Interlude: flight from Yangon to Bagan

After a wildly busy day in Yangon, I was fully expecting a no less busy day in Bagan, considering that beyond sightseeing, it actually contained, you know, flying there. For some obscure reason, all domestic flights from Yangon leave between 6:00am and 6:45am. (and there are like, 6 of them). And all domestic flights come back around 5-6pm. One would think that, you know, considering tourists are likely to have flown in late the previous day, and considering the (lack of?) volume of domestic flights, it wouldn’t make a difference whether they left at 6:30 or, say, a more humane 9am. But no. Everyone, out, early. Fortunately, everyone is used to, so the hotel prepared breakfast boxes for us, which was really cool. We had breakfast included, sure, but typically kitchens open at 6:30-10:00 or so, and if you don’t fit in those hours, well, too bad. So it was a nice gesture of them to actually prepare takeaways for us:

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Nothing extravagant, but sandwiches, muffins and juice. Works for me.

Off to the airport we went. Of course, as usual, we were delayed getting out of the hotel, so our driver looked a little bit stressed, and he drove fast. He had a weird Toyota Crown converted to run on propane gas (dual-fuel, in fact: he had a normal gas tank, and a propane gas tank, and he could switch with the flick of a button, which is kind of cool), and he flogged that thing as fast as it would go. Peculiarly, Yangon roads are actually fairly wide, and when there is little traffic (which is only around 5am), stuff happens pretty fast. Next thing you know, we were at the airport. I was finally about to get what I came to Myanmar for in the first place… a dose of “local” air travel.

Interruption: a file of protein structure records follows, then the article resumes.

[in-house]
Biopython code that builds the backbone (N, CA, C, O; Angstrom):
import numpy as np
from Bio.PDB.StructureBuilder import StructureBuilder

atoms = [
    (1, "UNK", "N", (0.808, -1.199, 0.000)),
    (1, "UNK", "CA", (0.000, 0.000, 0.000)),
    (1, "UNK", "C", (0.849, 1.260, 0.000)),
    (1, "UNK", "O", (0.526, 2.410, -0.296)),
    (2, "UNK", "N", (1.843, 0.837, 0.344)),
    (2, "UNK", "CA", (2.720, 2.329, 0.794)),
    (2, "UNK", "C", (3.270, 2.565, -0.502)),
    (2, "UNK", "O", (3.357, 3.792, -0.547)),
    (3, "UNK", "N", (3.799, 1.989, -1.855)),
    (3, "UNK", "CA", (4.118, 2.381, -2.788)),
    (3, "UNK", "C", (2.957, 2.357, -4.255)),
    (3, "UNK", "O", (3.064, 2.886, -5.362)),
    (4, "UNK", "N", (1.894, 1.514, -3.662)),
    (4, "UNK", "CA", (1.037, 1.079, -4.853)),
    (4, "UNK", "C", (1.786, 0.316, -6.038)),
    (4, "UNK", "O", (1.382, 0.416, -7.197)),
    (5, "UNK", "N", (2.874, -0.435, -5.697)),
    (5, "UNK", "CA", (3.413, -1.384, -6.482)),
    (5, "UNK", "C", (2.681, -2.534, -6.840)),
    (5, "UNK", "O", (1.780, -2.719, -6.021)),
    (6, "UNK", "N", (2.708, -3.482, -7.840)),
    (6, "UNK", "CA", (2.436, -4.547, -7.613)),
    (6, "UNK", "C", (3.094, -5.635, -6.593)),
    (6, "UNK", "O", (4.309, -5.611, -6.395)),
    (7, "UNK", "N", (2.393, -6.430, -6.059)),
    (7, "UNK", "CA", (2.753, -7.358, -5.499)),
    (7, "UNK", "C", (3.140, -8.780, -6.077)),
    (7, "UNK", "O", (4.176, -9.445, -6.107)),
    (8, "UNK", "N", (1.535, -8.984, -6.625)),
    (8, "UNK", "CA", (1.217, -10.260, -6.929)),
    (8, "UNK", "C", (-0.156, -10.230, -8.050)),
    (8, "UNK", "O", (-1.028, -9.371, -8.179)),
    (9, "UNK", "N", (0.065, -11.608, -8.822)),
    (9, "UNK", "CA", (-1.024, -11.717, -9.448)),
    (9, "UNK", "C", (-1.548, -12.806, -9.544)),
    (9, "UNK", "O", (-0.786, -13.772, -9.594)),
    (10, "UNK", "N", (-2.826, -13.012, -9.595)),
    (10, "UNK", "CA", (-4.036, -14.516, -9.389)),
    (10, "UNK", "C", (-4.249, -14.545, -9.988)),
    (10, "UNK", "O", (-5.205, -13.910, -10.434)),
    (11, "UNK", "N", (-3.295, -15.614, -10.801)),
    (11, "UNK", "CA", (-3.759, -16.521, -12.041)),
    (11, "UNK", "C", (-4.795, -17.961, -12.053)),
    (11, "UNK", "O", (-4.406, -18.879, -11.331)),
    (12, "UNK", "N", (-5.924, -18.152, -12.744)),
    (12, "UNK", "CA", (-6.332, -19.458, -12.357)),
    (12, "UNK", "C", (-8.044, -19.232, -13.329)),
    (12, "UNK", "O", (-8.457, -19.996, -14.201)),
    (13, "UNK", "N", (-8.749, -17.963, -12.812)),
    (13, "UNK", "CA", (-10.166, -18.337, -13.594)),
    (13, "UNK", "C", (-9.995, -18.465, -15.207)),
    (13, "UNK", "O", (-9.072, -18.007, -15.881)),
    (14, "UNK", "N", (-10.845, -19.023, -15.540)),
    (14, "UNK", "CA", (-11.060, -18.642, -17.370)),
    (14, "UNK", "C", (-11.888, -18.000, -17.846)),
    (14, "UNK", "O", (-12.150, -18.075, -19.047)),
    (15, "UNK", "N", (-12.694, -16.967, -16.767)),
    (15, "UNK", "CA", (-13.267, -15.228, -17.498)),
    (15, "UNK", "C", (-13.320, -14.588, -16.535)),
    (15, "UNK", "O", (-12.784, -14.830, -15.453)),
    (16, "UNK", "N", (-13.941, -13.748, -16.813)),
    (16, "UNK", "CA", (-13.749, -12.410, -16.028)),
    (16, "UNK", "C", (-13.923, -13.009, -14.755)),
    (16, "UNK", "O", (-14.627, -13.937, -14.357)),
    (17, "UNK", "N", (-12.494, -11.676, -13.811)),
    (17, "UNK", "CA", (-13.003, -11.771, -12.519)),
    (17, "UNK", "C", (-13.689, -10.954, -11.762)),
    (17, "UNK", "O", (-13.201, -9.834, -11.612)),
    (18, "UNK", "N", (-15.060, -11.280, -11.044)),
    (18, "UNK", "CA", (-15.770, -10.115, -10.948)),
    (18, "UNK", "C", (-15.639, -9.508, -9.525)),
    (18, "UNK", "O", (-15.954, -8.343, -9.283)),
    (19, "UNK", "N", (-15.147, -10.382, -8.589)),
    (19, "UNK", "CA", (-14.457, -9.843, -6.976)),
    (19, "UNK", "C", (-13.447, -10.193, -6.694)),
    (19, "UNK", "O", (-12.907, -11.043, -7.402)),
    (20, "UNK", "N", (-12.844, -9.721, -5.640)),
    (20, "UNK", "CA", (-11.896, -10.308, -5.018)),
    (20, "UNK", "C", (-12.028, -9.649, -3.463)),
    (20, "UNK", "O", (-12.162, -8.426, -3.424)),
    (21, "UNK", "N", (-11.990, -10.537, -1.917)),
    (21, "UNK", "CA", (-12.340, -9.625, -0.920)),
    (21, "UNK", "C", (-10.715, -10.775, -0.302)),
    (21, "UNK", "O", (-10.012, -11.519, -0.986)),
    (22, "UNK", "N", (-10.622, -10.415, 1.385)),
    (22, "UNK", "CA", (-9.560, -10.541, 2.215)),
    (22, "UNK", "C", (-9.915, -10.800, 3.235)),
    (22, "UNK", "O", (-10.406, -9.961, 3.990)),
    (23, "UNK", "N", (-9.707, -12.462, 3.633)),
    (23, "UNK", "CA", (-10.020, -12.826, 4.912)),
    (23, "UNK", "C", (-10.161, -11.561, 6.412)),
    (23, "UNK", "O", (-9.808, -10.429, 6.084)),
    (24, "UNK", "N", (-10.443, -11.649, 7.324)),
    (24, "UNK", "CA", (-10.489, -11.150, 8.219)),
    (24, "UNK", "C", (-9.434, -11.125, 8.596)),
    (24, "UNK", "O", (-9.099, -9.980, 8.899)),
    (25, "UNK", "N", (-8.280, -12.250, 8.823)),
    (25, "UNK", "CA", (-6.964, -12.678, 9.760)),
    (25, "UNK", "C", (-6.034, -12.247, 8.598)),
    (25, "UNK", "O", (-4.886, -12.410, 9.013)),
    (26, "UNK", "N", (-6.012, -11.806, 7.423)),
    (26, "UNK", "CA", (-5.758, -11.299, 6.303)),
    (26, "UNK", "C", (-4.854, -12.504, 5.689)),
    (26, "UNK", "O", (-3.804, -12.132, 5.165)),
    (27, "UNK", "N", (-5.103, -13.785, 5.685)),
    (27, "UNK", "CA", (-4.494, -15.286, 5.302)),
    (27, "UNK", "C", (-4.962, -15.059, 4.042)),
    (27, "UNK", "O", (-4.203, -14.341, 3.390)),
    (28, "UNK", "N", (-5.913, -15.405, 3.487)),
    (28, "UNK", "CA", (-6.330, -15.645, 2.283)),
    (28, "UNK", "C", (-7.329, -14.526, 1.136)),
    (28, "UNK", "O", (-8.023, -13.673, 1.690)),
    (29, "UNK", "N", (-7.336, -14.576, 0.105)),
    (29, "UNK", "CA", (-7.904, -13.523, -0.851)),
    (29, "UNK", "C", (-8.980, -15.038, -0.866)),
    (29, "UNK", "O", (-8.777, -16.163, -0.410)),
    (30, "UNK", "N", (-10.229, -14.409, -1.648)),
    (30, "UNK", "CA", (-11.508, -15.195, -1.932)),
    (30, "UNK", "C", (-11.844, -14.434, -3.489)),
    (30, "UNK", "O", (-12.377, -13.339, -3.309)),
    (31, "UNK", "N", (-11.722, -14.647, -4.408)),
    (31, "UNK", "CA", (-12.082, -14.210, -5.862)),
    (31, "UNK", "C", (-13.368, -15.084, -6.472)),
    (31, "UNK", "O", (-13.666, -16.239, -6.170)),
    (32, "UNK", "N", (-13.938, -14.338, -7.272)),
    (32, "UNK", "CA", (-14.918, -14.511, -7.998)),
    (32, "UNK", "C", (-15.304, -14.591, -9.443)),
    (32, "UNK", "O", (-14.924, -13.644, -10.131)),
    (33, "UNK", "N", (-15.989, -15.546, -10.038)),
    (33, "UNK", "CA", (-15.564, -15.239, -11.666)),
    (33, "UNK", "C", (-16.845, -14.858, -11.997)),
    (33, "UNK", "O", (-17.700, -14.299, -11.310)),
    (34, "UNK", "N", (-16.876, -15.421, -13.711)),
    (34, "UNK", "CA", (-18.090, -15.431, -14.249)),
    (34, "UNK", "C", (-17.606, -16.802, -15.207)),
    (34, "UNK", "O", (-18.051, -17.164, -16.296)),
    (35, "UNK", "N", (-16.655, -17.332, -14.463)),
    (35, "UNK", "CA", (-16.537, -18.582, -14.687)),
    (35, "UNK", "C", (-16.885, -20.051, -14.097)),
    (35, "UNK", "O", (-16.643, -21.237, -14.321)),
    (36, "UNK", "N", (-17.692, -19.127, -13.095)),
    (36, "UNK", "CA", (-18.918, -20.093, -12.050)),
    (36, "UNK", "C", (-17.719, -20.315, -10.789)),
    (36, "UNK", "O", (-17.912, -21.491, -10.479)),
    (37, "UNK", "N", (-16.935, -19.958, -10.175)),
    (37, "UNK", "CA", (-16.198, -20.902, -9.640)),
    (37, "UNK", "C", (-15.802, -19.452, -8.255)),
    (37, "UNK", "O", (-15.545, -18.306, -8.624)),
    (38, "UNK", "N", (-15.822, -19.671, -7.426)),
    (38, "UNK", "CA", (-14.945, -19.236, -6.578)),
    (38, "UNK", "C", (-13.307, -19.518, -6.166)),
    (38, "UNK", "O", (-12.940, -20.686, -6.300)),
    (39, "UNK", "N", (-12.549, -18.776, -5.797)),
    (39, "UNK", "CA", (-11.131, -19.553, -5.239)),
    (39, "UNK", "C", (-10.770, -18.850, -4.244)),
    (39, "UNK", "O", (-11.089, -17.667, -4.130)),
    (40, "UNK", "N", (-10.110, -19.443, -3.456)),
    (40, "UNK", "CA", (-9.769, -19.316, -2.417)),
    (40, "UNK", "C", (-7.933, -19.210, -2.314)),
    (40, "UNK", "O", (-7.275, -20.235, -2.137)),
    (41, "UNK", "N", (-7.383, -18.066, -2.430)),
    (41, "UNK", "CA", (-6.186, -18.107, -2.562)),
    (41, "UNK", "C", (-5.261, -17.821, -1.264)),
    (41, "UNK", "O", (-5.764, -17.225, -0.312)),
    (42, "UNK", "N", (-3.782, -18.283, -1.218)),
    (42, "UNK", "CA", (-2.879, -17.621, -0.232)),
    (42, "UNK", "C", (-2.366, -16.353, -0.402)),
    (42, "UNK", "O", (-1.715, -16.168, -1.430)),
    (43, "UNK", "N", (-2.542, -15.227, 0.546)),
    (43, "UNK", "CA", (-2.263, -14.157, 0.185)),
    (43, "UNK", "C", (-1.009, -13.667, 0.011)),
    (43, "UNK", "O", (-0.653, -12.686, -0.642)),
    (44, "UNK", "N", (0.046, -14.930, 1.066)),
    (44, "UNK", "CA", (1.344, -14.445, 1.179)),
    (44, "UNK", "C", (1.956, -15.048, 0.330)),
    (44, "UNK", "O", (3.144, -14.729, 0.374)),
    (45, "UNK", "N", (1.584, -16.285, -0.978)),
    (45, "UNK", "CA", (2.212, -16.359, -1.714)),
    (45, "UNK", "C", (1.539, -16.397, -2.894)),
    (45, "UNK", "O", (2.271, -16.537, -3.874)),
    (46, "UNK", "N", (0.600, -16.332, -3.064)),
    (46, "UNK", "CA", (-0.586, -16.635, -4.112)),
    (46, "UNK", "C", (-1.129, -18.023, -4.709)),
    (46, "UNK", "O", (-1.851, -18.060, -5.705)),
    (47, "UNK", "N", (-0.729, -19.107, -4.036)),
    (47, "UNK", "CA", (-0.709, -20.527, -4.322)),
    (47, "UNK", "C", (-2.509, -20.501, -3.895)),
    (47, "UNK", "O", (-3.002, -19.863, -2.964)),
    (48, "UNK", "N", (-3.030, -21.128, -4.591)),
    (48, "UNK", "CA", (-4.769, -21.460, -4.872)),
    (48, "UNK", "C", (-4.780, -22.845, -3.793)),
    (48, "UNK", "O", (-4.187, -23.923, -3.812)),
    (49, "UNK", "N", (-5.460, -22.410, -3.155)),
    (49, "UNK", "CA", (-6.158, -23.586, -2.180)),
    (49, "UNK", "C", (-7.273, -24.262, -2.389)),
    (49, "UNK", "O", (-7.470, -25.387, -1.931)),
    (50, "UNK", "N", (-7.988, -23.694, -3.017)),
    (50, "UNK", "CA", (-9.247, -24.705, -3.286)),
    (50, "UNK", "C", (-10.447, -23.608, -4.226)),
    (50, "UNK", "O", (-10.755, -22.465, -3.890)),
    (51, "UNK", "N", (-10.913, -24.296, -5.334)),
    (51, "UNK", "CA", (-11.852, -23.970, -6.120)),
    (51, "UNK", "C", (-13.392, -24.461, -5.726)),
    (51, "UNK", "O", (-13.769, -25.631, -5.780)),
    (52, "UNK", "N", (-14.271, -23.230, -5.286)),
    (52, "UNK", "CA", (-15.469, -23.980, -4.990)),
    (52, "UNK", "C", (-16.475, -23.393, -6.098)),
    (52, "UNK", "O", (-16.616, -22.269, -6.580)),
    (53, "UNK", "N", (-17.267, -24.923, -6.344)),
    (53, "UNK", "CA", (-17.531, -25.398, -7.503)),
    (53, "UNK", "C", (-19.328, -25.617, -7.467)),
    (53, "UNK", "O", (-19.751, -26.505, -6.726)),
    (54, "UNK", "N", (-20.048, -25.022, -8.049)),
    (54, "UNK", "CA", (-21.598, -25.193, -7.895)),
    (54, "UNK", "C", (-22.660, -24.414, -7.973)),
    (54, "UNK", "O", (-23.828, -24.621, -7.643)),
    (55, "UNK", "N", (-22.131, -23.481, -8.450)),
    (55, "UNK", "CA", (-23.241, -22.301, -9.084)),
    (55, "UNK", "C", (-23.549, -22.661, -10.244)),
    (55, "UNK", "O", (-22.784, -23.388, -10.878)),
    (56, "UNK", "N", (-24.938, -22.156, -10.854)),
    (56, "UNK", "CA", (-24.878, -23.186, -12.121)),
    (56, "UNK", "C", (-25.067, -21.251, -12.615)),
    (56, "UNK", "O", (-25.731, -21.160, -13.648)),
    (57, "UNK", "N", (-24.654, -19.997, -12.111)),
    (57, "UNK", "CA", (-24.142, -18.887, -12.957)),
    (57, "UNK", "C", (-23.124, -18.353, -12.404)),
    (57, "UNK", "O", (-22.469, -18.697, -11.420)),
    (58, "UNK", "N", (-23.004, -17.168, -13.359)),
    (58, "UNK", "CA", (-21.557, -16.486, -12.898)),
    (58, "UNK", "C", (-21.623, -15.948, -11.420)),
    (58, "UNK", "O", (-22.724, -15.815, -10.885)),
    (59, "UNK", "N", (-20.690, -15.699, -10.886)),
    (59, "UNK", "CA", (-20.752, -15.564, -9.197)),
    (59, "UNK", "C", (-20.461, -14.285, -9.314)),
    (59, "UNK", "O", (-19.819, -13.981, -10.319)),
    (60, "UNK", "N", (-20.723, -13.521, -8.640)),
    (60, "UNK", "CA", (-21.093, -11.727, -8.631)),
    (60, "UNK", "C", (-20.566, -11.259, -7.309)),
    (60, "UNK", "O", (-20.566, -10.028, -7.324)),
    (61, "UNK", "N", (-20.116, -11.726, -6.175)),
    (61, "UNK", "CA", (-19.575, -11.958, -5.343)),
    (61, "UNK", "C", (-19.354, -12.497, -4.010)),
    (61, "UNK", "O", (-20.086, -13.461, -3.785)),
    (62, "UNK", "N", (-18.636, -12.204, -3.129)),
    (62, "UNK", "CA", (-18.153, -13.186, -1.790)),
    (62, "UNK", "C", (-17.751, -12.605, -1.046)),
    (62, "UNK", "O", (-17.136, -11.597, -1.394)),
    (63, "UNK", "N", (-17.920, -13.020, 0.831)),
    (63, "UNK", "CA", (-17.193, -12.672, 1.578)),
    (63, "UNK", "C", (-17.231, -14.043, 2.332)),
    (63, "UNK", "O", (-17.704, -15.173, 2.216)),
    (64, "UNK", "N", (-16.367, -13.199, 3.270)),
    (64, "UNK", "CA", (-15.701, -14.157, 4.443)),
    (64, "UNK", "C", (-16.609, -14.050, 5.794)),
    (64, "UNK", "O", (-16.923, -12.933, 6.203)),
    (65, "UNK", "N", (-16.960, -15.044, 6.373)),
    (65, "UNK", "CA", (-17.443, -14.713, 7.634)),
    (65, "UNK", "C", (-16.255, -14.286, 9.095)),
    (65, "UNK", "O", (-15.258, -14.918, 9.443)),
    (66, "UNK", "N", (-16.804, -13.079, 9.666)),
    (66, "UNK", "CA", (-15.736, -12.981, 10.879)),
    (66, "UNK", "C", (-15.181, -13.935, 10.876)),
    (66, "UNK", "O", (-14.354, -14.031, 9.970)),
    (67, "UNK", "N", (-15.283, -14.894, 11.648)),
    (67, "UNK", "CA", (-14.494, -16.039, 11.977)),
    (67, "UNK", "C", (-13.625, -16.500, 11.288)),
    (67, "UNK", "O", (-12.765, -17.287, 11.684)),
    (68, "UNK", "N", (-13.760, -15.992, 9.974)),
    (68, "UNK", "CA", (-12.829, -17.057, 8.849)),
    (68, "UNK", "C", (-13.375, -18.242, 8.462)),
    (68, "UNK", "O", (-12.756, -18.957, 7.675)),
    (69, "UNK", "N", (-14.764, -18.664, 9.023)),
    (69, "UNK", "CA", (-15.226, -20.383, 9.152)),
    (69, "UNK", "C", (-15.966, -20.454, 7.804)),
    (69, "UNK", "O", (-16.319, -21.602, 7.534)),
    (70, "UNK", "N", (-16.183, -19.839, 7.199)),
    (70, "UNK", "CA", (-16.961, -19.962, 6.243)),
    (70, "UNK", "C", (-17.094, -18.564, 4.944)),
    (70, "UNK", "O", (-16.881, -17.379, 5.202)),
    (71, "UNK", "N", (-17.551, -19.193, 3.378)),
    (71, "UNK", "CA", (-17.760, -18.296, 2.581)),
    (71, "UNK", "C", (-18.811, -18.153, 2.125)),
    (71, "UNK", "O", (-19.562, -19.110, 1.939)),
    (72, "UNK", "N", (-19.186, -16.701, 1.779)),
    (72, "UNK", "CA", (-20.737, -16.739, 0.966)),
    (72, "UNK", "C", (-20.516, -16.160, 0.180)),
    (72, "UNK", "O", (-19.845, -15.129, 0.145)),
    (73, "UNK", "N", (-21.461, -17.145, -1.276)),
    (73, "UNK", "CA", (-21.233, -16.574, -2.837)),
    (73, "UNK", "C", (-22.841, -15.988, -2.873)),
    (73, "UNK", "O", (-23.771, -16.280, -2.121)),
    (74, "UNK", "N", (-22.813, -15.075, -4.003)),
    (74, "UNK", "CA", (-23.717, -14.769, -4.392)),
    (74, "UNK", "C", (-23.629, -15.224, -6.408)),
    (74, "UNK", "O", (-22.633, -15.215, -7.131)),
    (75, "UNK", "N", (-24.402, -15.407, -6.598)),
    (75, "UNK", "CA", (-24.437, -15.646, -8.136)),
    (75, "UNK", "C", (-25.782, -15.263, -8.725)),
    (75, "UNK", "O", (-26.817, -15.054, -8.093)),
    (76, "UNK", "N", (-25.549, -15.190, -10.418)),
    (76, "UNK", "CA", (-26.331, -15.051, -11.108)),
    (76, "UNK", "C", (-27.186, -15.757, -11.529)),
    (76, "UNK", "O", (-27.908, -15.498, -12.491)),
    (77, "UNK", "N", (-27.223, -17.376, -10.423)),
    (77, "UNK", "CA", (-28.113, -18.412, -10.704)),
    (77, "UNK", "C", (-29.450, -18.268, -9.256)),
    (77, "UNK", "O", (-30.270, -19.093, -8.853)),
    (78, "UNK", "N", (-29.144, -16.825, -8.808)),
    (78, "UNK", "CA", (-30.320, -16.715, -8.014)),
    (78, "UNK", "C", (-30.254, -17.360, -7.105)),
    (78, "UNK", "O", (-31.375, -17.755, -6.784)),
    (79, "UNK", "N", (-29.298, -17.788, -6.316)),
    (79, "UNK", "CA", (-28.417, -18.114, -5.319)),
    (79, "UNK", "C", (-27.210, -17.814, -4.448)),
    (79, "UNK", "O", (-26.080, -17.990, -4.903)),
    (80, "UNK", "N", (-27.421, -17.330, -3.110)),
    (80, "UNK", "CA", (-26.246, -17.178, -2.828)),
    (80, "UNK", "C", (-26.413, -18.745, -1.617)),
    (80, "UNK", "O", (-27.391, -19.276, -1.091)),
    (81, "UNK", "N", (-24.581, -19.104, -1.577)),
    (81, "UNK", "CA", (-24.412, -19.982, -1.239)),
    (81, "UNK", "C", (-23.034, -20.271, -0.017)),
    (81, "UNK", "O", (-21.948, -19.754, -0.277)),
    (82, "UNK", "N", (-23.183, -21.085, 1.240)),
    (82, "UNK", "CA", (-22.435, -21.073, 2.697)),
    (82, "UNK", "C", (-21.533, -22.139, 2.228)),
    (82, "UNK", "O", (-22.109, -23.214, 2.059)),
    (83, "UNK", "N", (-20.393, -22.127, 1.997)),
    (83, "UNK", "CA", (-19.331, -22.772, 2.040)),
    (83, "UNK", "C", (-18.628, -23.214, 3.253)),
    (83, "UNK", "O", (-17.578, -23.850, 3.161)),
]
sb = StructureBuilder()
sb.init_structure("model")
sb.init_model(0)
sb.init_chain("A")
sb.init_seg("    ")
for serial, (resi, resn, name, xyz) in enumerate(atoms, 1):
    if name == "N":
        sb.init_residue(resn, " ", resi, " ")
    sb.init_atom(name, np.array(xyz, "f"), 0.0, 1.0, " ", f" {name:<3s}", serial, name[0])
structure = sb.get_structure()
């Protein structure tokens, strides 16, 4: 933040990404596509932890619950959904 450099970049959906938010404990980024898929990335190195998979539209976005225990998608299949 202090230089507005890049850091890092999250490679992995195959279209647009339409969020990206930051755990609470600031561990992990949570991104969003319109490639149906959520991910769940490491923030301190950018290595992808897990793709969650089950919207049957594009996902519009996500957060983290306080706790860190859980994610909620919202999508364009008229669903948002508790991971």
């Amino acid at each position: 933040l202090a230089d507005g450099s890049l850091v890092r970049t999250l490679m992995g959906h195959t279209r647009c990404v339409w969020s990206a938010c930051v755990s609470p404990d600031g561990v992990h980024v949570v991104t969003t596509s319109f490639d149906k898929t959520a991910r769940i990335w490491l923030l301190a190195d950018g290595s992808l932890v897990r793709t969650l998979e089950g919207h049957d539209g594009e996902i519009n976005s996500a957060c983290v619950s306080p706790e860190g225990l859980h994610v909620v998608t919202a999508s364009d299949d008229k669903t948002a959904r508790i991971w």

The domestic airport terminal was very different from the international one. Excess baggage had to be weighed:

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Checkin counters had orderly lines:

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We found our checkin counter:

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Remember our paper tickets? We showed them, and got boarding passes that in no way detracted from the experience. E-boarding passes? Right.

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Pop quiz: what’s missing from the BP? No, not the date.

We went through security, where the haphasardness continued. I was asked to throw away all water. I asked if the juices we received from the hotel were fine, and was told that they will be perfectly okay. We went through security, not one question asked, and when I went to the convenience store inside the “secure” area, I couldn’t find a single bottle of water – but there was plenty of juices for sale. This left me completely baffled, so I went to sit in the departure “lounge”.

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Watching TV, I realised not only first-world-nations were subject to Windows problems.

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The controlled chaos continued when boarding was announced. We were shuffled into these buses:

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Went on to drive to the planes, which were seemingly completely randomly parked on the apron: